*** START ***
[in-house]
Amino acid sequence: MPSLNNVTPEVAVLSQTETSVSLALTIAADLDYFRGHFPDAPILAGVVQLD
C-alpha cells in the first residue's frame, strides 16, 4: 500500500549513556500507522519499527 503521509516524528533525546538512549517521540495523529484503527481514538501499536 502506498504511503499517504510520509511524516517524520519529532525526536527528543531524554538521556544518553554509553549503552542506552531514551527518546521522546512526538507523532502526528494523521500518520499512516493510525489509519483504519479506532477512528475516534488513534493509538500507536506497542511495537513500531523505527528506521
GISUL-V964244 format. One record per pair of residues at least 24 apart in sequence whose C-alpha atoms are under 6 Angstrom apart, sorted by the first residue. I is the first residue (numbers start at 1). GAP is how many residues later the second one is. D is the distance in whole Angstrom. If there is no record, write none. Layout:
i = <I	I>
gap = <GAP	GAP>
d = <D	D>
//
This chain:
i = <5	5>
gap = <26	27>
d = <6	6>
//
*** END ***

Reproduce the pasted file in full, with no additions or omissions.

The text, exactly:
[in-house]
Amino acid sequence: MPSLNNVTPEVAVLSQTETSVSLALTIAADLDYFRGHFPDAPILAGVVQLD
C-alpha cells in the first residue's frame, strides 16, 4: 500500500549513556500507522519499527 503521509516524528533525546538512549517521540495523529484503527481514538501499536 502506498504511503499517504510520509511524516517524520519529532525526536527528543531524554538521556544518553554509553549503552542506552531514551527518546521522546512526538507523532502526528494523521500518520499512516493510525489509519483504519479506532477512528475516534488513534493509538500507536506497542511495537513500531523505527528506521
GISUL-V964244 format. One record per pair of residues at least 24 apart in sequence whose C-alpha atoms are under 6 Angstrom apart, sorted by the first residue. I is the first residue (numbers start at 1). GAP is how many residues later the second one is. D is the distance in whole Angstrom. If there is no record, write none. Layout:
i = <I	I>
gap = <GAP	GAP>
d = <D	D>
//
This chain:
i = <5	5>
gap = <26	27>
d = <6	6>
//